Downloadable forms: There's a veterinary form for that

Downloadable forms: There's a veterinary form for that

Make life easier for your clients—and you—with these eight downloadable forms.
Jul 01, 2011
By staff

Can't get enough forms? Start clicking. Dr. Heather Short, an associate at Pet Vet Family Pet Care Center in Kalamazoo, Mich., has shared her favorites at

1. Staff recognition. To honor staff members who go above and beyond, Dr. Short uses "paw slips." Staff members fill out a slip recognizing a coworker for a job well done. They put copies of these slips into a binder so everyone can read them, and they give the original slips to the staff member who earned them. The staff member with the most slips each month wins a gift certificate and recognition at a staff meeting.

2. Seizure activity chart. Here's a great way for clients to record seizure activity at home. Clients can post the chart on the fridge where it's visible and easily accessible. Plus, they can bring it to the clinic for appointments and work with the veterinarian to determine whether treatment adjustments are necessary. "I made this form for my clients and they love it," Dr. Short says.

3. Insulin dosing chart. Another form that's popular with Dr. Short's clients is this dosing chart, which can be posted on the fridge where insulin is stored. Not only does it provide a record of insulin administration, the form enhances communication when multiple family members are involved in the care of a diabetic pet.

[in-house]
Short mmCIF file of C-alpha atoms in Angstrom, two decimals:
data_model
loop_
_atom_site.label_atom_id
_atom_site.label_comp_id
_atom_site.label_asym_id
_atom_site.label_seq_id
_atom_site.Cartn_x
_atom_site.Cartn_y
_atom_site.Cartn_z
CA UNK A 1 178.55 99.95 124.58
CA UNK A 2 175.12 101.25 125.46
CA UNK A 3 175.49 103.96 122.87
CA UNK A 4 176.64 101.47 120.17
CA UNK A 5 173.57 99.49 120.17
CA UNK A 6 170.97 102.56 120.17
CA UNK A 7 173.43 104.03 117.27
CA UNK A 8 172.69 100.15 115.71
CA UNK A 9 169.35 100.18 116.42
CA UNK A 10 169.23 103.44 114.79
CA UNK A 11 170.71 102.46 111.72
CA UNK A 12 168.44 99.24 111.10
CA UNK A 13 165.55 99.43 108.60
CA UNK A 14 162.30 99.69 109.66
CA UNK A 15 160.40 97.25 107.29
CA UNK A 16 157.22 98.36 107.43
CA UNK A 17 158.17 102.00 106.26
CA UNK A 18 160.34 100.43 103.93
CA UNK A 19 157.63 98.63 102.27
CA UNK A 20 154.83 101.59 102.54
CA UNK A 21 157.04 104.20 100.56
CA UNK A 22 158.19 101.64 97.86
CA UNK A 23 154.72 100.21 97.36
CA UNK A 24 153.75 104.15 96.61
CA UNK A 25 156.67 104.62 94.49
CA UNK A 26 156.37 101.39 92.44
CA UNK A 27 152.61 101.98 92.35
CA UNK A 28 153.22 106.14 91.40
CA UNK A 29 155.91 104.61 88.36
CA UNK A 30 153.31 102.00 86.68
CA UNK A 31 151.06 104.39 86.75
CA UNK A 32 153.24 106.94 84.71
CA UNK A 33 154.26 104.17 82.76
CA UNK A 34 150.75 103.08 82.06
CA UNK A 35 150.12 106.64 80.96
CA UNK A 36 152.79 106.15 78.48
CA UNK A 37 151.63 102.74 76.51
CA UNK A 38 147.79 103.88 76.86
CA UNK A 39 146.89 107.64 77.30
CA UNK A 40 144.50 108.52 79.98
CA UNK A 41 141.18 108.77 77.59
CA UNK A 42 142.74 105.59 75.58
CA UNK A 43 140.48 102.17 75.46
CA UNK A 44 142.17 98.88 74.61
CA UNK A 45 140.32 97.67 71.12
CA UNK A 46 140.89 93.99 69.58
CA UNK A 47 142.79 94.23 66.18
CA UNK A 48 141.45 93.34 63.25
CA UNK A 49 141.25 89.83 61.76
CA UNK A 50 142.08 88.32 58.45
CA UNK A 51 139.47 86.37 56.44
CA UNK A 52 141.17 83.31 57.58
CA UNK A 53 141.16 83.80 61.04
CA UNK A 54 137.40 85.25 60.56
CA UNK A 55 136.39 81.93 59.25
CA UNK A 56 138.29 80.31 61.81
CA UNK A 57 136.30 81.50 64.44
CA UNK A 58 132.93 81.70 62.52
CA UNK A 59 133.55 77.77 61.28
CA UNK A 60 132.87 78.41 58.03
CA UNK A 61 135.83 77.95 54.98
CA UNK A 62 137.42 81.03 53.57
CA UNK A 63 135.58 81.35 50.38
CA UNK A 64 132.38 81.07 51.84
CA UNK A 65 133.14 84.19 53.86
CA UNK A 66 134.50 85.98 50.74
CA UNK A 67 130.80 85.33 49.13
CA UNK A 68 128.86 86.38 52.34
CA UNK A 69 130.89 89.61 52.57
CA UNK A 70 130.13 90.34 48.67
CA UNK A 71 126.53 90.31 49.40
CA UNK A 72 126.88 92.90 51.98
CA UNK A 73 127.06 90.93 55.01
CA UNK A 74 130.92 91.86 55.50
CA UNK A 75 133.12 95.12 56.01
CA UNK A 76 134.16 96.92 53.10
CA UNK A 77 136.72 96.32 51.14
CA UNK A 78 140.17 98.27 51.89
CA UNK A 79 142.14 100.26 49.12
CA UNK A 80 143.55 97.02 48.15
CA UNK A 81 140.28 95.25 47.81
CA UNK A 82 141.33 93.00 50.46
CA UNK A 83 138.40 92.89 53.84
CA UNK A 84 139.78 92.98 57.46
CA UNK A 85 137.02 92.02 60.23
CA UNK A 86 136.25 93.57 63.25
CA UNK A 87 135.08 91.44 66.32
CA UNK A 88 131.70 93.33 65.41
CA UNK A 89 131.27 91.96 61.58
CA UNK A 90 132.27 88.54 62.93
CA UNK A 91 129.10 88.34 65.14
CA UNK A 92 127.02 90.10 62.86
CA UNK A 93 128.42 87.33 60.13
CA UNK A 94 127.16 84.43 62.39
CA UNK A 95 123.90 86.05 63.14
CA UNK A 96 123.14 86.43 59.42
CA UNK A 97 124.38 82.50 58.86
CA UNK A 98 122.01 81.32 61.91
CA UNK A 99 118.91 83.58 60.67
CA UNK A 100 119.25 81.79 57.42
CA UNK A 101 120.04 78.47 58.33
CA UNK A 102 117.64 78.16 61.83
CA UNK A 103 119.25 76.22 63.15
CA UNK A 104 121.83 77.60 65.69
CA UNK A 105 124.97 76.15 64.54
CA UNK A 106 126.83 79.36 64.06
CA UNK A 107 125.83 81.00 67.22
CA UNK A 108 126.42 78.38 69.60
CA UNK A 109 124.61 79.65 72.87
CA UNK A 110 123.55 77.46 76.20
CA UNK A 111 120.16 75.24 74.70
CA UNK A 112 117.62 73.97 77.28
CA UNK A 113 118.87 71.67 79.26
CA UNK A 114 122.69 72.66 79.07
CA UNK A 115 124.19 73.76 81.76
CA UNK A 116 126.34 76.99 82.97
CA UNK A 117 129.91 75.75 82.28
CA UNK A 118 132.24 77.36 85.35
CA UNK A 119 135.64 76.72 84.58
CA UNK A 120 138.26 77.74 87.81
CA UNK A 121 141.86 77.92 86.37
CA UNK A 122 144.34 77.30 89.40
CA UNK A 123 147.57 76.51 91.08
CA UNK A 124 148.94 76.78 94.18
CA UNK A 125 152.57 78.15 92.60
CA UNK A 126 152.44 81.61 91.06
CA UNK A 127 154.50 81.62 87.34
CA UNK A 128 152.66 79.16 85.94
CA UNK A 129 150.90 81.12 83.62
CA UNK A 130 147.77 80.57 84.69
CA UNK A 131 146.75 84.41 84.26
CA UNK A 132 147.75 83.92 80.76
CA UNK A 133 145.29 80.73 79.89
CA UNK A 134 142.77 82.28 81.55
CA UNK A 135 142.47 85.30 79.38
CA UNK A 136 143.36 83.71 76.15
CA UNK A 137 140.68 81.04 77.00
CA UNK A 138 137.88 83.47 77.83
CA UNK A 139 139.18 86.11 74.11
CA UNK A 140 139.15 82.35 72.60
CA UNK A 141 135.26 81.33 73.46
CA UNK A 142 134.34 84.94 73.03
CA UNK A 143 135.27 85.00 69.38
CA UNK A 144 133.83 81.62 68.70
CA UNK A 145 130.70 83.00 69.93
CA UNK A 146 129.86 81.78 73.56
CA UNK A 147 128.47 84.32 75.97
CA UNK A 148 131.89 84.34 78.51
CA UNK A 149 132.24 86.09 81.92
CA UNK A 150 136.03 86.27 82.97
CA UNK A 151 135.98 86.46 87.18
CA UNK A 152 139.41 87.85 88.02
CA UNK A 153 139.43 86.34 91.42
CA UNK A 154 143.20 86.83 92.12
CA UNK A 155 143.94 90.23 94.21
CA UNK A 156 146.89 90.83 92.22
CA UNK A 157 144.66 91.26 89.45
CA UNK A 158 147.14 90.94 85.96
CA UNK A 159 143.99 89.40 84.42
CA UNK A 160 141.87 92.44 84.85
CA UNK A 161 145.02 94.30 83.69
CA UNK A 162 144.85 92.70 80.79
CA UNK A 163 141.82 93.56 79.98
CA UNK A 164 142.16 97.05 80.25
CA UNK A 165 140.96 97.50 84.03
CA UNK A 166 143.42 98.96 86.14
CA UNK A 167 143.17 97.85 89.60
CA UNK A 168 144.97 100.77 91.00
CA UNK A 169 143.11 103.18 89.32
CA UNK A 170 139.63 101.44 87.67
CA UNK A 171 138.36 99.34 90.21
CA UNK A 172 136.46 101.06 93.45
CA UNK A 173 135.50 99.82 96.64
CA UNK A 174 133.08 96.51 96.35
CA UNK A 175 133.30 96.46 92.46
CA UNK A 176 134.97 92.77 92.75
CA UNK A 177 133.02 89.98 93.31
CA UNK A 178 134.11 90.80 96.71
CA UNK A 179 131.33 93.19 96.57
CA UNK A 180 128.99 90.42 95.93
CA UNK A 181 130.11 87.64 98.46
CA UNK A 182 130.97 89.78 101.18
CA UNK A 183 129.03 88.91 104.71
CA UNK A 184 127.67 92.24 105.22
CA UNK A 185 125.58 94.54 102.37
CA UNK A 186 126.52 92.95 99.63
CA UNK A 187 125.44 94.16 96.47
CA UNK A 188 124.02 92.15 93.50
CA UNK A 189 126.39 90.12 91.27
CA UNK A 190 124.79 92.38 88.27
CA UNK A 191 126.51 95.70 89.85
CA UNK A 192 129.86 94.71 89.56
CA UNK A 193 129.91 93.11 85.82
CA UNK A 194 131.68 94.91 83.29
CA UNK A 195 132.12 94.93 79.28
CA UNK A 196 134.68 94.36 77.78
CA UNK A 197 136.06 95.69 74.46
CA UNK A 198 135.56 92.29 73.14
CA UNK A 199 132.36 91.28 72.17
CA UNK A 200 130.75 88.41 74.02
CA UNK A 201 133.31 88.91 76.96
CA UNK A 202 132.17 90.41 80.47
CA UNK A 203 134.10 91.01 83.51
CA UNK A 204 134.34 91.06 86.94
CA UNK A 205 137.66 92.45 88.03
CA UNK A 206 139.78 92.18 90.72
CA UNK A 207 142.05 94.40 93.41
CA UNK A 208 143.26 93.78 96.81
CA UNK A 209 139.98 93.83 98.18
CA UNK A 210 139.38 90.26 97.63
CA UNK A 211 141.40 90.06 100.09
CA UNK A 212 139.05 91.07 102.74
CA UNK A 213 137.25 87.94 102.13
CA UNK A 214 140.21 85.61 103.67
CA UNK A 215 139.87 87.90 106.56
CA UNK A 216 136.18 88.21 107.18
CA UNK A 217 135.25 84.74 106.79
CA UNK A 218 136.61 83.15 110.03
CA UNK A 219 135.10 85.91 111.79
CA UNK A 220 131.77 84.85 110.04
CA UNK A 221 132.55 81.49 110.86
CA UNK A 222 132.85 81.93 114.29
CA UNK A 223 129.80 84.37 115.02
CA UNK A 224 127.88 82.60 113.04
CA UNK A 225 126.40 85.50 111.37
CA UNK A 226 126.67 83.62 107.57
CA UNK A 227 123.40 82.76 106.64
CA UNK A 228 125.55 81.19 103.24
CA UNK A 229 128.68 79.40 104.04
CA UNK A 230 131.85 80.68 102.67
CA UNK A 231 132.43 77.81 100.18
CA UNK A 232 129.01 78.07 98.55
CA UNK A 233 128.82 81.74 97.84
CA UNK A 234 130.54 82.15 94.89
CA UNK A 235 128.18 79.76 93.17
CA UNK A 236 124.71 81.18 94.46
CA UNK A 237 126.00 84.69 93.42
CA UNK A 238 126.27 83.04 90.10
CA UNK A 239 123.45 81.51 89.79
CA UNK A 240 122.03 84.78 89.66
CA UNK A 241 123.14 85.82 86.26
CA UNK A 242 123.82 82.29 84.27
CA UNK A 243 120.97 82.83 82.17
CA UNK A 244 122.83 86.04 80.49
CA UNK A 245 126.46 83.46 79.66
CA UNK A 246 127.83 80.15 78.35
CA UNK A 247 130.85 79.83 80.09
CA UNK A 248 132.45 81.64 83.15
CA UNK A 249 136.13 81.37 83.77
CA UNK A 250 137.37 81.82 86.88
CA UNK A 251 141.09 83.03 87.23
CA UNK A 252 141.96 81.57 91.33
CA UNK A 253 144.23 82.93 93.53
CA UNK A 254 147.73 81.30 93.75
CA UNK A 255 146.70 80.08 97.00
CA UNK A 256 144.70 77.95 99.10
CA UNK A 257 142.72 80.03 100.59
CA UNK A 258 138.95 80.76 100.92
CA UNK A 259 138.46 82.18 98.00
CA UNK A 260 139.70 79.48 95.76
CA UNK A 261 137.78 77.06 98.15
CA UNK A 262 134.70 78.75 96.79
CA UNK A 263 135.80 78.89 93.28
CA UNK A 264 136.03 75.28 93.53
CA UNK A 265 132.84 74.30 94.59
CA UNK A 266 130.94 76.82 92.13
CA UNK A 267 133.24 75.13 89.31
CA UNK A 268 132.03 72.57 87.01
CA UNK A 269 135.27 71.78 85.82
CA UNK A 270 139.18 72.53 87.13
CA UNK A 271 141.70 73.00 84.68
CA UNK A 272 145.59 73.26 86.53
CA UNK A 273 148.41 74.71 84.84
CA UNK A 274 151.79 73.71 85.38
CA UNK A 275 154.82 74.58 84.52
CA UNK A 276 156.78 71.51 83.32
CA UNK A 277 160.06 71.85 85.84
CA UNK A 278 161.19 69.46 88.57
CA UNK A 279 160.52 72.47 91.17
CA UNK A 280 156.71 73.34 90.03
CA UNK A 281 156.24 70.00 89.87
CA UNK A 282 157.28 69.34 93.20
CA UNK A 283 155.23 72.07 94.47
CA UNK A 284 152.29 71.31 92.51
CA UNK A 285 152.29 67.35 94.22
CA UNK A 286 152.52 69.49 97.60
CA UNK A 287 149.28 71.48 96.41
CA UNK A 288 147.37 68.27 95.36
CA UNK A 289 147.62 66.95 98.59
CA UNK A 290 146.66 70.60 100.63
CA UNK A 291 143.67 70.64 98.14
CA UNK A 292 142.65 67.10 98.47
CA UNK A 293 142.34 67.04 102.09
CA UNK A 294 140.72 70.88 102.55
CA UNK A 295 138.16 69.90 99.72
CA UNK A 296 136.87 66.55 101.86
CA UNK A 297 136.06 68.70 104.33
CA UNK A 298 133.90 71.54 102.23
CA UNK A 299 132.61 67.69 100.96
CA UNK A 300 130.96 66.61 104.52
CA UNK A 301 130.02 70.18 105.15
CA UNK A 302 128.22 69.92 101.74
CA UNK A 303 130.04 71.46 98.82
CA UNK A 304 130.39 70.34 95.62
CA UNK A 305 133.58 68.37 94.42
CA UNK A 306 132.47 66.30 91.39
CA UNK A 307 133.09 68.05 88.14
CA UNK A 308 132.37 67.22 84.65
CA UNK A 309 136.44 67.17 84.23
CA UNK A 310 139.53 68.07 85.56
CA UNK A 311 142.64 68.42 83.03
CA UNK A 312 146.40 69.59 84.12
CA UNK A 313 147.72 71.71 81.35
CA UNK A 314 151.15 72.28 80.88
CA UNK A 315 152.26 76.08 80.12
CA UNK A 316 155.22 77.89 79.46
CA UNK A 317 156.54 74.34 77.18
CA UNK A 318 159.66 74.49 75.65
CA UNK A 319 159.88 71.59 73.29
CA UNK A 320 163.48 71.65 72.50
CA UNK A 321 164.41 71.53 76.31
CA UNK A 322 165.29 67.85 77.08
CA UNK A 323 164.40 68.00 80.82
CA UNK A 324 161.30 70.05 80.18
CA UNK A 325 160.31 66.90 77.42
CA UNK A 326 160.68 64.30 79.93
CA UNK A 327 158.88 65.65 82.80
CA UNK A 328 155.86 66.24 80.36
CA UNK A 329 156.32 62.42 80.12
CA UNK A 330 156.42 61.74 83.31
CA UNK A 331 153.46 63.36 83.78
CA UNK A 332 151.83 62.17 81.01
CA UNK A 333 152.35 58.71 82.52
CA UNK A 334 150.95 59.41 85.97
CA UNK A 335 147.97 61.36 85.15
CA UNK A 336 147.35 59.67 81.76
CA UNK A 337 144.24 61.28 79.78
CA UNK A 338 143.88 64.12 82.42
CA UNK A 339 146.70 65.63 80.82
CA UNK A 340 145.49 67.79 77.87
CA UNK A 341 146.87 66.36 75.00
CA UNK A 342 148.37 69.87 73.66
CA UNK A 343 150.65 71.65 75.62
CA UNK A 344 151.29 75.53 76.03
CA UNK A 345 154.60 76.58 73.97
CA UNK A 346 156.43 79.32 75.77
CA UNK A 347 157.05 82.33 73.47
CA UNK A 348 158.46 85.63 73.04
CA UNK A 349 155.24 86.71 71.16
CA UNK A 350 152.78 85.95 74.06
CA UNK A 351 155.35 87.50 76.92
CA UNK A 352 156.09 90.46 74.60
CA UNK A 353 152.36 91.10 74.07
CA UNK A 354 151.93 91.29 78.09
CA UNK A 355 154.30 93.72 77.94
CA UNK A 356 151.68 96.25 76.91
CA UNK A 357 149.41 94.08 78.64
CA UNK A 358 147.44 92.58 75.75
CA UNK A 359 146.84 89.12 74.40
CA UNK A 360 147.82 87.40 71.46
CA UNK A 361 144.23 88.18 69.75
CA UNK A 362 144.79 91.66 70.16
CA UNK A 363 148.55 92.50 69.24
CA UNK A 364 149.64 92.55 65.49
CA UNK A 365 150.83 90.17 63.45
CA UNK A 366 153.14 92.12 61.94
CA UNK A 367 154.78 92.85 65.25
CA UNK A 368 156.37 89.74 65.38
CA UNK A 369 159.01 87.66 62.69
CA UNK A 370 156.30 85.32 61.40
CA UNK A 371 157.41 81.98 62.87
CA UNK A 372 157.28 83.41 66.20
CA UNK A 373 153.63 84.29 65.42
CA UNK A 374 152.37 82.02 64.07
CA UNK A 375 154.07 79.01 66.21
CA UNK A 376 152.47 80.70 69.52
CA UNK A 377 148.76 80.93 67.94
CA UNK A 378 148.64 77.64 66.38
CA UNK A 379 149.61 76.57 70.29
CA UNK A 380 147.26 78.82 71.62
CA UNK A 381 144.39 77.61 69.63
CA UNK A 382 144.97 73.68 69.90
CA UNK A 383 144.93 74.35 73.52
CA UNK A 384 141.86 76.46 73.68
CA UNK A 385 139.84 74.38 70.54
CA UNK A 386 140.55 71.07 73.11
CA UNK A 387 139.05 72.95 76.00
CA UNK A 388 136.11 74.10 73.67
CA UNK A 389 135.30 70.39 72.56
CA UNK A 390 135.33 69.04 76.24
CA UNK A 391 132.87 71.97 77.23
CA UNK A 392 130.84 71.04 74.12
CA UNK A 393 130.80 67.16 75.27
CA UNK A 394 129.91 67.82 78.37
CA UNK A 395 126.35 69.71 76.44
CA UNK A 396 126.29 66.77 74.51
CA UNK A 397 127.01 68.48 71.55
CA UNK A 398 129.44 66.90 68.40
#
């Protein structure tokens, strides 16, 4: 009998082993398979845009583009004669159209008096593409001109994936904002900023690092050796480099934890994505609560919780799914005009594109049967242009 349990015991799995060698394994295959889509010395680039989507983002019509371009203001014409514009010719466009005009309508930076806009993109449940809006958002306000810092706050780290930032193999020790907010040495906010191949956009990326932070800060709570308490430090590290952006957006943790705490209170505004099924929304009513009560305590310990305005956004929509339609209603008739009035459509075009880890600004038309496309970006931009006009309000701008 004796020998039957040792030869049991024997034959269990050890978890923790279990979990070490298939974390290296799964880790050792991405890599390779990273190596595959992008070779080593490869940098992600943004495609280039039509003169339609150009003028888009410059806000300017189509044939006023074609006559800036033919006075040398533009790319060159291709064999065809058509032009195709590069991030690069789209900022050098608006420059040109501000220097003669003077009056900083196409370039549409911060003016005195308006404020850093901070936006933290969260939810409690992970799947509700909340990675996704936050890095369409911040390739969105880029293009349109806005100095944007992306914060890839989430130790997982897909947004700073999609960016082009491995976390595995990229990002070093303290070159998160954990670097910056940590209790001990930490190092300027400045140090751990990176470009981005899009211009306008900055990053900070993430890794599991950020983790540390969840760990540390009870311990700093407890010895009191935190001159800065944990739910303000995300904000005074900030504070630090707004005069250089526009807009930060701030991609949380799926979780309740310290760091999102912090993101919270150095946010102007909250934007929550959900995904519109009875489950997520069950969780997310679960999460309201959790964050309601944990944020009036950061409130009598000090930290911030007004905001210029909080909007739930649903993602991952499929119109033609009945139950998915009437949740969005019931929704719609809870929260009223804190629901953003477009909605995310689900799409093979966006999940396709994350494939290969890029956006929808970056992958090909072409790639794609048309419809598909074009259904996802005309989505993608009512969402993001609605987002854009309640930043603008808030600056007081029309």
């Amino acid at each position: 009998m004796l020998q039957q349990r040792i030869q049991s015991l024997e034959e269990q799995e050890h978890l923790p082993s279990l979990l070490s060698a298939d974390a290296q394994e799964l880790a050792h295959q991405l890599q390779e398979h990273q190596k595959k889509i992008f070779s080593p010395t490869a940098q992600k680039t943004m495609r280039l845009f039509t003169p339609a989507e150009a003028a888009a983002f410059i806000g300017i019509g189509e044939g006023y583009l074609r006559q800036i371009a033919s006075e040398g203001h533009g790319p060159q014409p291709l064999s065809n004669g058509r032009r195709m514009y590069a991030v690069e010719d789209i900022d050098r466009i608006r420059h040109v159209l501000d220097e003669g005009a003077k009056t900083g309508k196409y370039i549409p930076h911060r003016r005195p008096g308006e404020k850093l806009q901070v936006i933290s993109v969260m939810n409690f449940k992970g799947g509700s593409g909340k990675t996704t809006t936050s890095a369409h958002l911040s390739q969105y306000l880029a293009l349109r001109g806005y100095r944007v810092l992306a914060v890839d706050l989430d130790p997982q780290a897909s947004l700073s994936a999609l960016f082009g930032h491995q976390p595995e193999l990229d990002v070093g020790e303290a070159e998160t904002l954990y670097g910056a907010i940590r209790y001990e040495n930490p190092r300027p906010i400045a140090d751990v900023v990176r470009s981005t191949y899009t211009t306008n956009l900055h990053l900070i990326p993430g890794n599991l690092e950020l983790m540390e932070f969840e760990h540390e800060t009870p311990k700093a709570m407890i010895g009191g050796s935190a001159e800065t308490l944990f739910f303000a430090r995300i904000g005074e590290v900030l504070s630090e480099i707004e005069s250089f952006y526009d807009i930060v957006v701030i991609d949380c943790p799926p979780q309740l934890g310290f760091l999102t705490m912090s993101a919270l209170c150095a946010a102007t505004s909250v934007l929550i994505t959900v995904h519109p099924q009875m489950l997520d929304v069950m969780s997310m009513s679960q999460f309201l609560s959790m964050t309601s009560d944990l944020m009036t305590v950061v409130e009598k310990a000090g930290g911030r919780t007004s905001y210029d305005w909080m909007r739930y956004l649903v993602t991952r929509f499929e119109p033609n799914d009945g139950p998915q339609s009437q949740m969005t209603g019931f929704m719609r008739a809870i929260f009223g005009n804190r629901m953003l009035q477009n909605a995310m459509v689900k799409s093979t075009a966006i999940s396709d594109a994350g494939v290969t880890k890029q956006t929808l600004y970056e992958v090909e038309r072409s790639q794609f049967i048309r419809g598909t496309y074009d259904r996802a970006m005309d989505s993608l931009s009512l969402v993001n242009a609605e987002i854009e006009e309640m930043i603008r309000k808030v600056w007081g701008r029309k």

4. Desensitization training. This informational sheet offers step-by-step instructions on how to desensitize a dog to a scary object (nail trimmers)or scary situation (nail trimming). A corresponding chart gives clients a place to record progress, observations, and other comments.

5. Treatment protocol for amitraz dips. This sheet—which functions as both an in-house patient care form and client education tool—helps pet owners understand the treatment process for generalized demodectic mange, including the necessity for amitraz dips, dermatologic testing, and follow-up visits. A veterinarian or veterinary staff member fills in the form at each appointment, adds it to the patient record, and sends a copy home with the pet owner. This process lets clients know what to expect and, consequently, helps facilitate appointment scheduling.

6. Treatment protocol for oral ivermectin. Another handy tool for demodectic mange management, this form outlines the protocol for home administration of oral ivermectin and lists possible side effects (a consent form is included to acknowledge off-label use of the treatment). "By filling in the chart, the owner becomes actively involved and responsible for proper oral dosing," Dr. Short says. "It reminds him or her when to increase the dose, re-weigh the dog, and have the next skin scrape done. We ask the client to bring the form to appointments to show proof of compliance."

7. Medication dispensation policy. Occasionally Dr. Short and her team have a stubborn client who wants medication but refuses to bring the pet in for an updated exam. "We ask the client to sign this form acknowledging the risks," Dr. Short says, "but we use it only as a last resort."

8. Pet relinquishment letter. When a client chooses to give up ownership of a pet, Dr. Short offers him or her this form to sign. She includes it in the client's records to document the finality of the situation.